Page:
However, impeachment should not and need not be about vengeance–whether as tit-for-tat vis-a-vis WJC, or for the actual victims of the crimes of the Bush White House. Rather, as John Nichols illuminates in The Nation (8/13/07) and echoing the sentiments of Bill Moyers panelists, “…the point of impeachment is not the transitory crimes of small men but the long-term definition of great offices. …the Founders intended impeachment less as a punishment for office-holders than as a protection against the dangerous expansion of executive authority. If abuse of the system of checks and balances, lies about war, approval of illegal spying and torture, signing statements that improperly arrogate legislative powers to the executive branch, schemes to punish political foes and refusals to cooperate with Congressional inquiries are not judged as high crimes, the next President, no matter from which party, will assume the authority to exercise some or all of these ilegitimate powers.” Indeed, the partisan temptation to do so will be great, even if just as a matter of righting the wrongs done by a previous administration.
    So, the Congress has a solemn, non-partisan duty to our Constitution to execute an impeachment not only against Bush and Cheney, but also against any scoundrel, tyrant or demagogue that so abuses the powers of their offices and damages our Democracy. That the Democrats make up the majority of the Congress right now, it falls to them to muster the necessary support for those articles. But, it also falls to all MOGs to weigh the facts of these matters objectively and to acquit their Constitutional duty. To do otherwise–whether as a matter of winning elections or as a matter of partisan solidarity–is merely to succumb to political cynicism. Such may be considered complicity in the same crimes as those accused, since it is a withholding of the last instrument necessary in preserving our system of checks and balances–and in spite of Justice.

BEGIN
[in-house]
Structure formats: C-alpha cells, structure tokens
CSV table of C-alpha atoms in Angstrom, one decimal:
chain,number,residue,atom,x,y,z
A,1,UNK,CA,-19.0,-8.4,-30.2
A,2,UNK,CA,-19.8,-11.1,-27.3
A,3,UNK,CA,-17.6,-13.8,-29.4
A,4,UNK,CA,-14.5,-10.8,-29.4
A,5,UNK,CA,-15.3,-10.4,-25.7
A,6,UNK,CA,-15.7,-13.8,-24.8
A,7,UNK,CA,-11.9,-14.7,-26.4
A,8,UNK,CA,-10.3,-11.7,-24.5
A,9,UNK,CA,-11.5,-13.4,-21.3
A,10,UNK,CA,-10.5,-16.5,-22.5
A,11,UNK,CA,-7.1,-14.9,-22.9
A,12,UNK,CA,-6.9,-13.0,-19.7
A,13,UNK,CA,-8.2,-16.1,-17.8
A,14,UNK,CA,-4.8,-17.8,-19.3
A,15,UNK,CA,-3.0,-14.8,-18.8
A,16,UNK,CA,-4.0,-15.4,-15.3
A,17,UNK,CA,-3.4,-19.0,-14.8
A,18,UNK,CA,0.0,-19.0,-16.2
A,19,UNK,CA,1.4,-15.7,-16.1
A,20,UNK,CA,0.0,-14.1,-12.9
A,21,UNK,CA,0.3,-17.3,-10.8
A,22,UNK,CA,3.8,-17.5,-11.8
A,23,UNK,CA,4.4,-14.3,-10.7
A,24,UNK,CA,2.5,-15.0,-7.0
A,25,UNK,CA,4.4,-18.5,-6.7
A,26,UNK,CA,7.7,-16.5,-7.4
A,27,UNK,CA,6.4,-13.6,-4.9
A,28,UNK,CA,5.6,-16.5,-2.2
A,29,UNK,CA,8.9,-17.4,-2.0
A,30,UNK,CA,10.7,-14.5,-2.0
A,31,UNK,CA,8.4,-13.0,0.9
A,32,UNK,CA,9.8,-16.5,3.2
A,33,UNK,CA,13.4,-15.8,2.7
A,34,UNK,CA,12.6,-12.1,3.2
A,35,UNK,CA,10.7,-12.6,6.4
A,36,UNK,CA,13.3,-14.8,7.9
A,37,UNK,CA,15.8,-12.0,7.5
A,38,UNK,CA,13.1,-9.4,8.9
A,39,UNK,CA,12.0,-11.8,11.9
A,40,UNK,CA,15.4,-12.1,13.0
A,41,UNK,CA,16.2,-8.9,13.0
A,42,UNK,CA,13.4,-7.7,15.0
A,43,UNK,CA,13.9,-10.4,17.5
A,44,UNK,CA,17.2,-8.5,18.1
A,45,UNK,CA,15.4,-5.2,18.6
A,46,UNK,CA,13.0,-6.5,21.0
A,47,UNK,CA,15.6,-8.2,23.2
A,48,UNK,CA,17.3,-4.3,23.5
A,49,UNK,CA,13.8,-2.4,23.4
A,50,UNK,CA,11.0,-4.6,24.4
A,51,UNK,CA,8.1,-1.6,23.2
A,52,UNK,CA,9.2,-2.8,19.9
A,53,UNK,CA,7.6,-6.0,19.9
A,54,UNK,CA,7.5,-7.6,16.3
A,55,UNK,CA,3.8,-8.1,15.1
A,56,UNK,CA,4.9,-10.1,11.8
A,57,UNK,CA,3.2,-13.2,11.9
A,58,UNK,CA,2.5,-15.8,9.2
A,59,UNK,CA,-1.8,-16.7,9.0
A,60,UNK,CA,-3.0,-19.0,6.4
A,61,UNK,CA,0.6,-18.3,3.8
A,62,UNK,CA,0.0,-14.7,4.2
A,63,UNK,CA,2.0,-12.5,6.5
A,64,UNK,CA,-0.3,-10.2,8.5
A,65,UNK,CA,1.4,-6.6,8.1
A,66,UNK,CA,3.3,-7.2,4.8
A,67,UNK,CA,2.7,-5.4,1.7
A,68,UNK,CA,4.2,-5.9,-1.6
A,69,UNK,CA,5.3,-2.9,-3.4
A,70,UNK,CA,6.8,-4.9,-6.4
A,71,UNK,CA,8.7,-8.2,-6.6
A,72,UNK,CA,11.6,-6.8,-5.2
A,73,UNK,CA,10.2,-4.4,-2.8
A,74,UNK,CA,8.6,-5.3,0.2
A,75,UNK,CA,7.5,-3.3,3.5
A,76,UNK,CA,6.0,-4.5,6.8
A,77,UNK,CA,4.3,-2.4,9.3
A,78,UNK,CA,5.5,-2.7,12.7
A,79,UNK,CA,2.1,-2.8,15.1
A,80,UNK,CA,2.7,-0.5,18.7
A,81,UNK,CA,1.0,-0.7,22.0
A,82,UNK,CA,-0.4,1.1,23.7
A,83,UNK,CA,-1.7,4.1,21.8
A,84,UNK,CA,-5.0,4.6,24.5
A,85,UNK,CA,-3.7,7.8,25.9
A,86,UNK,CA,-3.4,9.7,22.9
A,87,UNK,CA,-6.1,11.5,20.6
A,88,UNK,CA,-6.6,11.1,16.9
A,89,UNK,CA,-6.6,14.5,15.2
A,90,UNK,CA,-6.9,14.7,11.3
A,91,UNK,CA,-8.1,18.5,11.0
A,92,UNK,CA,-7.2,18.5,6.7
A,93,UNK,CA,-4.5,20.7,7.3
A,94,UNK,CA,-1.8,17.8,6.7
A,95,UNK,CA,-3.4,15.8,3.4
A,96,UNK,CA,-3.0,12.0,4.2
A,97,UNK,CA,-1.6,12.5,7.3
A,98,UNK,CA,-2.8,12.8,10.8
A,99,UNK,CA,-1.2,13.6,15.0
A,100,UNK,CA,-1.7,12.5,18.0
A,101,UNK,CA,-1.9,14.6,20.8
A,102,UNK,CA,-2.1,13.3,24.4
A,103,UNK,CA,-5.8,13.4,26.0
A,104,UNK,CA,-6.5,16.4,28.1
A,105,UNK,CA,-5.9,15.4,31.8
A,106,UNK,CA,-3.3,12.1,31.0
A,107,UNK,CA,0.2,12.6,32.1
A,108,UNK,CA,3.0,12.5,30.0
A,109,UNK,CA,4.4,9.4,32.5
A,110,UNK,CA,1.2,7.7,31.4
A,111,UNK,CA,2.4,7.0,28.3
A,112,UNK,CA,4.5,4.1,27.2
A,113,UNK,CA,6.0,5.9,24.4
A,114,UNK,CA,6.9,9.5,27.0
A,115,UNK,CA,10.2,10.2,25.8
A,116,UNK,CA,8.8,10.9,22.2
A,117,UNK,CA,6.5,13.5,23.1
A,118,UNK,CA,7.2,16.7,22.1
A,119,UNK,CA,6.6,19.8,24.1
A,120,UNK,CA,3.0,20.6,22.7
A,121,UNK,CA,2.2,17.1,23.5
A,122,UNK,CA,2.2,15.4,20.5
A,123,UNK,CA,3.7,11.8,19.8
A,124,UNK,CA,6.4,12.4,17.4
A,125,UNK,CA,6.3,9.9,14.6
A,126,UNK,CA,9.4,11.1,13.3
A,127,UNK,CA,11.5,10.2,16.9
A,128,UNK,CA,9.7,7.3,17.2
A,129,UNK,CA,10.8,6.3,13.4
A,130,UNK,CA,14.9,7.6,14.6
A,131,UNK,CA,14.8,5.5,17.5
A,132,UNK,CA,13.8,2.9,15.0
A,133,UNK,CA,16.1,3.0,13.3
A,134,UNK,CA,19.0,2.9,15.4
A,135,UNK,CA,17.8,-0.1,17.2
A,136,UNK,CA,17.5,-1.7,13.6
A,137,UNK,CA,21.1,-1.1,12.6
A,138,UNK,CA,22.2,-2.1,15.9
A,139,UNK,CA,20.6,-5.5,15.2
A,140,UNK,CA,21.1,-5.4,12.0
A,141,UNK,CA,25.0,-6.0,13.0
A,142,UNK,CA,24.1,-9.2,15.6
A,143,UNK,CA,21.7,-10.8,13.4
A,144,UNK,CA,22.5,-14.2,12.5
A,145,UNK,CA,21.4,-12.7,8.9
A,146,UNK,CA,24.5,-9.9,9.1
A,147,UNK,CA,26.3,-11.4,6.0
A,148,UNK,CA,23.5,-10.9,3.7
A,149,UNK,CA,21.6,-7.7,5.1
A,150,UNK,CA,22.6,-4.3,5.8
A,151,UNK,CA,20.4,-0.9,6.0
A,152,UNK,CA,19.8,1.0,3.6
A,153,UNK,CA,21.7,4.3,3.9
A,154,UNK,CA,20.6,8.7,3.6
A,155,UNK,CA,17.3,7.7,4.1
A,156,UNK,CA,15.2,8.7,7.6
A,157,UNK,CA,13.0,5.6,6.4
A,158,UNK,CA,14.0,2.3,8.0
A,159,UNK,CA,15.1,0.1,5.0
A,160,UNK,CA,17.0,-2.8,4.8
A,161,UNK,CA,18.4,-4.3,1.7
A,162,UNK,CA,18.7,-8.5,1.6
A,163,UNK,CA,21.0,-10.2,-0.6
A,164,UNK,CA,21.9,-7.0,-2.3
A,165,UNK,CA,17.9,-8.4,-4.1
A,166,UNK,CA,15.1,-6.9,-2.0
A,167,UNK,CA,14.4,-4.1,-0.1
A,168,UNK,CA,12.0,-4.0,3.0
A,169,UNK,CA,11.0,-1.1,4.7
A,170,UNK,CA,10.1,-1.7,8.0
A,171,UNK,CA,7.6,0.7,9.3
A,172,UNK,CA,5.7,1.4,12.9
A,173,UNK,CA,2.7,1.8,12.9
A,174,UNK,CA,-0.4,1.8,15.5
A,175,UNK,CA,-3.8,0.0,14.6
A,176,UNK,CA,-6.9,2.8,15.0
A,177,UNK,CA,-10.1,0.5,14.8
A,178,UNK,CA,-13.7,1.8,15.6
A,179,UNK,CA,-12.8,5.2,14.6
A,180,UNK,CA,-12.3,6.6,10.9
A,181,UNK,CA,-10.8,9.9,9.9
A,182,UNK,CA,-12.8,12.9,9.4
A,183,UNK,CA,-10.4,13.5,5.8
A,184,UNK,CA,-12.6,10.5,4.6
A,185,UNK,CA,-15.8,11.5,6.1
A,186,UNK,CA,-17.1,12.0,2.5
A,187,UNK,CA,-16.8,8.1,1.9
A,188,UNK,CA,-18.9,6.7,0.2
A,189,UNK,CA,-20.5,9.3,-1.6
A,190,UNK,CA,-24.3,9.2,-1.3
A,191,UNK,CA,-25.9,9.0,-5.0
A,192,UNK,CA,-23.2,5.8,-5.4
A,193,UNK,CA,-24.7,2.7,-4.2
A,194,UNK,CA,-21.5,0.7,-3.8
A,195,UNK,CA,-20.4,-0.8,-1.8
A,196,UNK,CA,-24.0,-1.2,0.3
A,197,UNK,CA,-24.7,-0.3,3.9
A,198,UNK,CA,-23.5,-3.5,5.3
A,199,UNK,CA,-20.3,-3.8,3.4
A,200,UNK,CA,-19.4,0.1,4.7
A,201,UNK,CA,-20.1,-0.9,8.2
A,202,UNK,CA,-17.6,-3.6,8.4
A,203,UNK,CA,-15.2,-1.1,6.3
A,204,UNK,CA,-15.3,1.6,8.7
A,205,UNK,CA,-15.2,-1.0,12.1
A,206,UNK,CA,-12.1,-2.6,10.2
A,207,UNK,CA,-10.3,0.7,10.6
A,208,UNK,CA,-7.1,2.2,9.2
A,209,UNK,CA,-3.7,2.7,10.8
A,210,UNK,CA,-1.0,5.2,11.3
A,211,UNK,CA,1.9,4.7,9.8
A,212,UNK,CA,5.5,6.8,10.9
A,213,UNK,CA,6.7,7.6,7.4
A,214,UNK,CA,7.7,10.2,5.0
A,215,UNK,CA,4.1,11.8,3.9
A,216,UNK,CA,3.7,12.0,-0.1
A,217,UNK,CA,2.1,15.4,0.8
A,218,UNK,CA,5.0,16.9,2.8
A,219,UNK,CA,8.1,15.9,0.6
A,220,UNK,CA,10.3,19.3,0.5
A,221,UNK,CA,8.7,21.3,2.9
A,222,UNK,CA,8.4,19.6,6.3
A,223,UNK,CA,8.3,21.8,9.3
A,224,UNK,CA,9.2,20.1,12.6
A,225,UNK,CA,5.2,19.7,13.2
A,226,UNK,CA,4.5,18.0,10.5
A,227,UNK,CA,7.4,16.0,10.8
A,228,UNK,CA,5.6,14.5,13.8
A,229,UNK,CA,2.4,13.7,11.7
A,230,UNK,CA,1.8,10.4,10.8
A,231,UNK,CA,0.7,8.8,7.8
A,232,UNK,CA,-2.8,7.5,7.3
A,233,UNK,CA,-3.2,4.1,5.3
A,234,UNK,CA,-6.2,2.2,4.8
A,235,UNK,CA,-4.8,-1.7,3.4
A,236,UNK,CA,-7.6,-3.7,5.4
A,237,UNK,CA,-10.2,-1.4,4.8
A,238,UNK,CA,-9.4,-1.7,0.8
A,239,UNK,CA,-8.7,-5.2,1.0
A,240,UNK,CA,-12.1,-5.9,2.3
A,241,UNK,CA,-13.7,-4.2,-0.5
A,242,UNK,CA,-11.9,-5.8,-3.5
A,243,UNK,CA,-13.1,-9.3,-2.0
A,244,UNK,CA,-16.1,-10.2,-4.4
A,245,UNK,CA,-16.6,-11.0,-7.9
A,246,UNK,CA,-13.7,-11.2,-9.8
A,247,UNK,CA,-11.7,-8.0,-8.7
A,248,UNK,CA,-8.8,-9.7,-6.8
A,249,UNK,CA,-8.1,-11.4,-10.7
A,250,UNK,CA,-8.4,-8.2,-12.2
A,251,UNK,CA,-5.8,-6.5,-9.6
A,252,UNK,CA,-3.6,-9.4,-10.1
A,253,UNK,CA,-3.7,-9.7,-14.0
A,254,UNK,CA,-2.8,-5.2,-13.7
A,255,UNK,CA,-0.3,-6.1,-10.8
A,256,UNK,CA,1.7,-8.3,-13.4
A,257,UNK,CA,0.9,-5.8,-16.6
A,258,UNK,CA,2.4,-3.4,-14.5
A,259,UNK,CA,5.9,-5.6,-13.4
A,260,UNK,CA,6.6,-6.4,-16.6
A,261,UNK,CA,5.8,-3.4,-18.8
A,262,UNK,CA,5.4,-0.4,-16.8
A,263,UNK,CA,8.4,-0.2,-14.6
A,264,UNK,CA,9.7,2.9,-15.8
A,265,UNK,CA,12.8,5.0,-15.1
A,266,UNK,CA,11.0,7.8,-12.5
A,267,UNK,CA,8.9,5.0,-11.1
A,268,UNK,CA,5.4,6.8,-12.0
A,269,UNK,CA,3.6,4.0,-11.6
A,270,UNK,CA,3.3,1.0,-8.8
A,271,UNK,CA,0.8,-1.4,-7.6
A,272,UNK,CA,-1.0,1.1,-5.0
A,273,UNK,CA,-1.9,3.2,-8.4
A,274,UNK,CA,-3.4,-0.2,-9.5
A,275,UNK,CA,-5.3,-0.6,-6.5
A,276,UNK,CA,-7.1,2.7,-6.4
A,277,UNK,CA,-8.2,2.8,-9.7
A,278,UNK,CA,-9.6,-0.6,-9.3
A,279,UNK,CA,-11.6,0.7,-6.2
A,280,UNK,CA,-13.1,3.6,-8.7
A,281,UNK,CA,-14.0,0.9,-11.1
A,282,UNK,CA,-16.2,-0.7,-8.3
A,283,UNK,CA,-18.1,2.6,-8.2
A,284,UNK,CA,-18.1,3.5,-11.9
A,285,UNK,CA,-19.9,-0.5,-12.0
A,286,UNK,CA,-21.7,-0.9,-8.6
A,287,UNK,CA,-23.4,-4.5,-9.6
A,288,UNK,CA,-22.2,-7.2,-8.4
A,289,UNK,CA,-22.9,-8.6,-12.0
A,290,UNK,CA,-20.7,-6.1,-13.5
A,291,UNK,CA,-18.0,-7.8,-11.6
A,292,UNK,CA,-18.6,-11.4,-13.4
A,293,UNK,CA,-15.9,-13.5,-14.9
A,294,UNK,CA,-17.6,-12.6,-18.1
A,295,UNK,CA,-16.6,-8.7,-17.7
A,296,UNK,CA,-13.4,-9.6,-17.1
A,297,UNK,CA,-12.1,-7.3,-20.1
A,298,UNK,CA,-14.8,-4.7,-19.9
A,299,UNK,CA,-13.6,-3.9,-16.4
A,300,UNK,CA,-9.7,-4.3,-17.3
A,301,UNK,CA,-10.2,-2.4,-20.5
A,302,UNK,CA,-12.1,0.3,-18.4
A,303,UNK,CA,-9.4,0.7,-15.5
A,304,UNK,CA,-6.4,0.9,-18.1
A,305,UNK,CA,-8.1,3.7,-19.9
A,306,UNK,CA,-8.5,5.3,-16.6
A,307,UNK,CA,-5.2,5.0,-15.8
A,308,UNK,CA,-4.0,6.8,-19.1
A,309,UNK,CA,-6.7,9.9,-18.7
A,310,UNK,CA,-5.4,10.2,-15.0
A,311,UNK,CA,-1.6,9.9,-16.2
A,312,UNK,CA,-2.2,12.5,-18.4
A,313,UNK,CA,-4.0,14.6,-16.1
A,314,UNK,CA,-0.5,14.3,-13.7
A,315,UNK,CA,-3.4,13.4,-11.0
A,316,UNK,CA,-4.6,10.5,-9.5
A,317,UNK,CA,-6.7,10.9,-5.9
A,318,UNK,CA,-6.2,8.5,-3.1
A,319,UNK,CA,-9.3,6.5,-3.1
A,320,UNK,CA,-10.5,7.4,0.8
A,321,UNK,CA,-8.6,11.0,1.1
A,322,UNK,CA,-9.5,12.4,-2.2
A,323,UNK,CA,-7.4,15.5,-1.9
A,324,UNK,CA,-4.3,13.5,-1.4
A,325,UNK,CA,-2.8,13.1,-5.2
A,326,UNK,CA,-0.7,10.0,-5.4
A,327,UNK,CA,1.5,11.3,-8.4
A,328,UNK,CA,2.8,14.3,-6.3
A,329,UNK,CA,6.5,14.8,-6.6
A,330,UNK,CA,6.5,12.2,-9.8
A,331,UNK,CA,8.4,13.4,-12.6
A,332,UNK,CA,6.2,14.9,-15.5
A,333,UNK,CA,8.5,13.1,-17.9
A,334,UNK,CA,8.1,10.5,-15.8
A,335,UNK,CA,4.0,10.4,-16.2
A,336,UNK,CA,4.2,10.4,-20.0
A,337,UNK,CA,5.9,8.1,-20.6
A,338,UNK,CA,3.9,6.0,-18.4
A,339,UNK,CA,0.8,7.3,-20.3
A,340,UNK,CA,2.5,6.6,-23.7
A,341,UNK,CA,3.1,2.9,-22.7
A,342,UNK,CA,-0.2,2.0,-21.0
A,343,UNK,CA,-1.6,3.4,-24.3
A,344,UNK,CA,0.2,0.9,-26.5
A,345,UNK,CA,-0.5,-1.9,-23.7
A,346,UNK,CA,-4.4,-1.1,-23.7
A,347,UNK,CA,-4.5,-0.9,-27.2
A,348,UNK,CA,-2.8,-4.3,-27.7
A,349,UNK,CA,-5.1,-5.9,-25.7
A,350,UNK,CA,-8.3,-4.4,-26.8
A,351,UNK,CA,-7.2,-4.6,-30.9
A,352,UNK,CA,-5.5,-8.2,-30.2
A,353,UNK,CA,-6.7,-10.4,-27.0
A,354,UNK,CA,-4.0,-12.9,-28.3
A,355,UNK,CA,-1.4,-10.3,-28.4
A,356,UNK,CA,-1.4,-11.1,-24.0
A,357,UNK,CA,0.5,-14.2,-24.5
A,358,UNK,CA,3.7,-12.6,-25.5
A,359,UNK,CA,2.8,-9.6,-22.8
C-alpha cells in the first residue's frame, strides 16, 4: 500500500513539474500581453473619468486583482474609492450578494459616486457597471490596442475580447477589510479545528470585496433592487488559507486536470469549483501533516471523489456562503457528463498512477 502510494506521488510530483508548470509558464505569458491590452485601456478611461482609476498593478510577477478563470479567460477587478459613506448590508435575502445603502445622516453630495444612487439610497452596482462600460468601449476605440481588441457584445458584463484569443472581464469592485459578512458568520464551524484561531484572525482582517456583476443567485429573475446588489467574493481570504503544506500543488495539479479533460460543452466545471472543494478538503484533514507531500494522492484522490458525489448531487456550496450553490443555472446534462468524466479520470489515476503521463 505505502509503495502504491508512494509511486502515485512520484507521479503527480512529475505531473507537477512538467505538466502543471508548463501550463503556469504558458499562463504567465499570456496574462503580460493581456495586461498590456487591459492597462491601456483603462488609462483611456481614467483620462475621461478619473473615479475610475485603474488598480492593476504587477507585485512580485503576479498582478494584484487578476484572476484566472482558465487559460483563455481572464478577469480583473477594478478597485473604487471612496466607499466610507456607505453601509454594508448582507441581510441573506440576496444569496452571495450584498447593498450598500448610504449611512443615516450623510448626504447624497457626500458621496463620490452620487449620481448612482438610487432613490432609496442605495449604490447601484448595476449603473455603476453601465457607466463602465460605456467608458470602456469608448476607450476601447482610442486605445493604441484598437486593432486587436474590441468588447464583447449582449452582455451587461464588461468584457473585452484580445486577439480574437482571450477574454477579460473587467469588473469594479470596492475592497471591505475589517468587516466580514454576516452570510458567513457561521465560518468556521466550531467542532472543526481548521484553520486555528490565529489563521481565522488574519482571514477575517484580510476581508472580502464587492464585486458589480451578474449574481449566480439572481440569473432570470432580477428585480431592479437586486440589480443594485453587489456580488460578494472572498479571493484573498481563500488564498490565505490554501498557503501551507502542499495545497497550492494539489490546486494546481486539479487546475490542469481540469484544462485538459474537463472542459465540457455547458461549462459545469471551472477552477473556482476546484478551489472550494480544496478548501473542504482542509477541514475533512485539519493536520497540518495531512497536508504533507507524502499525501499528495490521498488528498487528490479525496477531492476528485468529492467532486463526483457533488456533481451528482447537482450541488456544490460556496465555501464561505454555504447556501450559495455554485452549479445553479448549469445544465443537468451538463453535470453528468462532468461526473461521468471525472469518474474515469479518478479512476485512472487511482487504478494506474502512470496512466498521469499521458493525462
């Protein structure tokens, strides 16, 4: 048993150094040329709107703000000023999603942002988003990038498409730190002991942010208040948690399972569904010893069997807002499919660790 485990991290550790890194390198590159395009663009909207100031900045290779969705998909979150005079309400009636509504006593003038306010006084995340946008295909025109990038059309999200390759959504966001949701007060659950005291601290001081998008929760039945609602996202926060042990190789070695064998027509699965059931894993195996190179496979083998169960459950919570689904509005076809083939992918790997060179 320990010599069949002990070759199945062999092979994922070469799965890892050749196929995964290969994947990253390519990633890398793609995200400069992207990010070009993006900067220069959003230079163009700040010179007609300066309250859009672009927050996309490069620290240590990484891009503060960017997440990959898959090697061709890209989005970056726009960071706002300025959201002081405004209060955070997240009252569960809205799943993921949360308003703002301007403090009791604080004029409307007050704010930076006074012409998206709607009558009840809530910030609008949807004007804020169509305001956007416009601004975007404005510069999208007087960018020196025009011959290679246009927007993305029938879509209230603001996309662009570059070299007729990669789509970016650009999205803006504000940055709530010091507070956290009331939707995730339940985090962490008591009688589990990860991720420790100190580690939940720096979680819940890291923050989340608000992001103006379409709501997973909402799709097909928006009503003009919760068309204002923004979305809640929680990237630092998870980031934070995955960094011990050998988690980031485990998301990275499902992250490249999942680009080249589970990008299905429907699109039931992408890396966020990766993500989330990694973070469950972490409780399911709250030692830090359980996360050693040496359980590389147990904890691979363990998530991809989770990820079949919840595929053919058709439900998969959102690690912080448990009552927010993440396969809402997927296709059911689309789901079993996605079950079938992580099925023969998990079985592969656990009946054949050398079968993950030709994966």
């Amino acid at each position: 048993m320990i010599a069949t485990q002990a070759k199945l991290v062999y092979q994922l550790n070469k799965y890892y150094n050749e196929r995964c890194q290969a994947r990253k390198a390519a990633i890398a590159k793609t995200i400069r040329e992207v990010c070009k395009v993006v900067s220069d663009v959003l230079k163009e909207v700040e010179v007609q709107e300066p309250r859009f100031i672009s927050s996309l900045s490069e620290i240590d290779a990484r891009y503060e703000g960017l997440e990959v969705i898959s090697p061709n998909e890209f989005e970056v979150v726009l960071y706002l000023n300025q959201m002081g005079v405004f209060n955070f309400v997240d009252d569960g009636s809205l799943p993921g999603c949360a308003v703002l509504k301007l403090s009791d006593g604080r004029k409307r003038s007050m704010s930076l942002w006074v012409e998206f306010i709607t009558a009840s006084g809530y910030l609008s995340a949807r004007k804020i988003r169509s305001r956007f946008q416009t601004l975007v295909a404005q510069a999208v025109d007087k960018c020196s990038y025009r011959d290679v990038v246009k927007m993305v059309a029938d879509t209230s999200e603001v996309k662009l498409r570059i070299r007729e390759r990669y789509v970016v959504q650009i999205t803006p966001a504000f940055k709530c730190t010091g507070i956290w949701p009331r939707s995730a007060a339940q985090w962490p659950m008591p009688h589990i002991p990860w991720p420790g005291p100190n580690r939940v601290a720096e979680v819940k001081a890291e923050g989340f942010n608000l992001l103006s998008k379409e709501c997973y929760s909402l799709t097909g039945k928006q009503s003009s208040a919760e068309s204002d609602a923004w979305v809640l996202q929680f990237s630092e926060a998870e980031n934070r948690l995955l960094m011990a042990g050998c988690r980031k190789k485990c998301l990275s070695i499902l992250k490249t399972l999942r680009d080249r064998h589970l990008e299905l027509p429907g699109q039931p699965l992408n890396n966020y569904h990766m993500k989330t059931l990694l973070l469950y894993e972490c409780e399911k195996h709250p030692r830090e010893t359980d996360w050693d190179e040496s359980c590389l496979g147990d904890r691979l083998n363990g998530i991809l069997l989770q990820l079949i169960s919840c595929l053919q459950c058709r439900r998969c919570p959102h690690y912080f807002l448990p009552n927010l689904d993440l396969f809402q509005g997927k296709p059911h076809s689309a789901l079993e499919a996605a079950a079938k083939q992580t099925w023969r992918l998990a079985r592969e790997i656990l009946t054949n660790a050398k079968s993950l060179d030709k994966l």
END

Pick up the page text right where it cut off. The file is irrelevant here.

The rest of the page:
Perhaps, then, a national civics lesson is in order, a Prophylactic for the People against the inevitable slings and arrows of the MSM, screeching of vengeance and pettiness and disloyalty in “war time” like a chorus of so many howler monkeys, a cacophony of “sound and fury, signifying nothing.”
    Perhaps also, for this one action, all Democrats and any Republicans of conscience who would join them, should declare themselves Independents, making it clear to the People that this is an action of Our supreme legislative body performing its Constitutional duty.
    Nichols concludes, “No matter how unsucessful we may think [Bush’s] tenure has been, it will leave a mark on the Republic. If that mark is of a presidency without limit or accountability, Bush and Cheney will have changed the country far more fundamentally than any of their predecessors.”
    Here one is reminded of the legacy of Julius Caesar in the course of the Roman state. While the “noblest” Romans assassinated and buried Caesar, the fundamental mutation to tyranny that he wrought persevered. Republic became Empire. But, the Pax was a pox upon all houses. The brutality necessary for imperial rule spread from the reaches of empire back to mother Rome, where fear and poverty and oppression prevailed until the Fall.
    Are we not already seeing these same signs as we enter upon a new era of imperial executive? Are our armies not already waging an unwinnable, unending war against a shadowy enemy of ideology? Are we not already refitting our society for the paranoia of an all-seeing eye? Have we not already succumbed to a politics of effete consent?
    So, it is not enough to punish these mere men for their transgressions, though justice demands it and impeachment will accomplish it. Such ad hominem penalty is merely cutting a head from the hydra of imperialism, for another will grow back in its place. No, that imperial dragon must be slain. But it will take more than a partisan Brutus. It will take a People expressing their Will for the persistence of democratic self-governance through the only vehicle We have: the Congress. That vehicle is so much bigger in its Constitutional sense and its Democratic import than any political party. And ultimately, the members thereof must act in accordance with the Will of the People to restore balance and integrity to our great Nation.